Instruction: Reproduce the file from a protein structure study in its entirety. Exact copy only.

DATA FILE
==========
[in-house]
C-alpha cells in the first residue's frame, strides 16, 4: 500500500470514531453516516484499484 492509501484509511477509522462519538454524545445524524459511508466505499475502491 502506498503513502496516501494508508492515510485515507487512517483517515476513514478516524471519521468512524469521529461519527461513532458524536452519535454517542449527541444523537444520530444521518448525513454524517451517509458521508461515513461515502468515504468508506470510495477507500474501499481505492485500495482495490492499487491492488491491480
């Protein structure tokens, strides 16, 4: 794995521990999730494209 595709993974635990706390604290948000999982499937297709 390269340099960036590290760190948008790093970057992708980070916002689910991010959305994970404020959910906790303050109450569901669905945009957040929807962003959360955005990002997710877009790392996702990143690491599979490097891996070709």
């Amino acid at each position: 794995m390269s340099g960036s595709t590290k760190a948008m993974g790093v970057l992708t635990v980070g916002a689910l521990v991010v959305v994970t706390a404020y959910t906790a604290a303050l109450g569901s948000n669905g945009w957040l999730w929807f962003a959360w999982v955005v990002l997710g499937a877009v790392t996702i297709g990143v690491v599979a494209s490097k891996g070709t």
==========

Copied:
[in-house]
C-alpha cells in the first residue's frame, strides 16, 4: 500500500470514531453516516484499484 492509501484509511477509522462519538454524545445524524459511508466505499475502491 502506498503513502496516501494508508492515510485515507487512517483517515476513514478516524471519521468512524469521529461519527461513532458524536452519535454517542449527541444523537444520530444521518448525513454524517451517509458521508461515513461515502468515504468508506470510495477507500474501499481505492485500495482495490492499487491492488491491480
């Protein structure tokens, strides 16, 4: 794995521990999730494209 595709993974635990706390604290948000999982499937297709 390269340099960036590290760190948008790093970057992708980070916002689910991010959305994970404020959910906790303050109450569901669905945009957040929807962003959360955005990002997710877009790392996702990143690491599979490097891996070709």
């Amino acid at each position: 794995m390269s340099g960036s595709t590290k760190a948008m993974g790093v970057l992708t635990v980070g916002a689910l521990v991010v959305v994970t706390a404020y959910t906790a604290a303050l109450g569901s948000n669905g945009w957040l999730w929807f962003a959360w999982v955005v990002l997710g499937a877009v790392t996702i297709g990143v690491v599979a494209s490097k891996g070709t």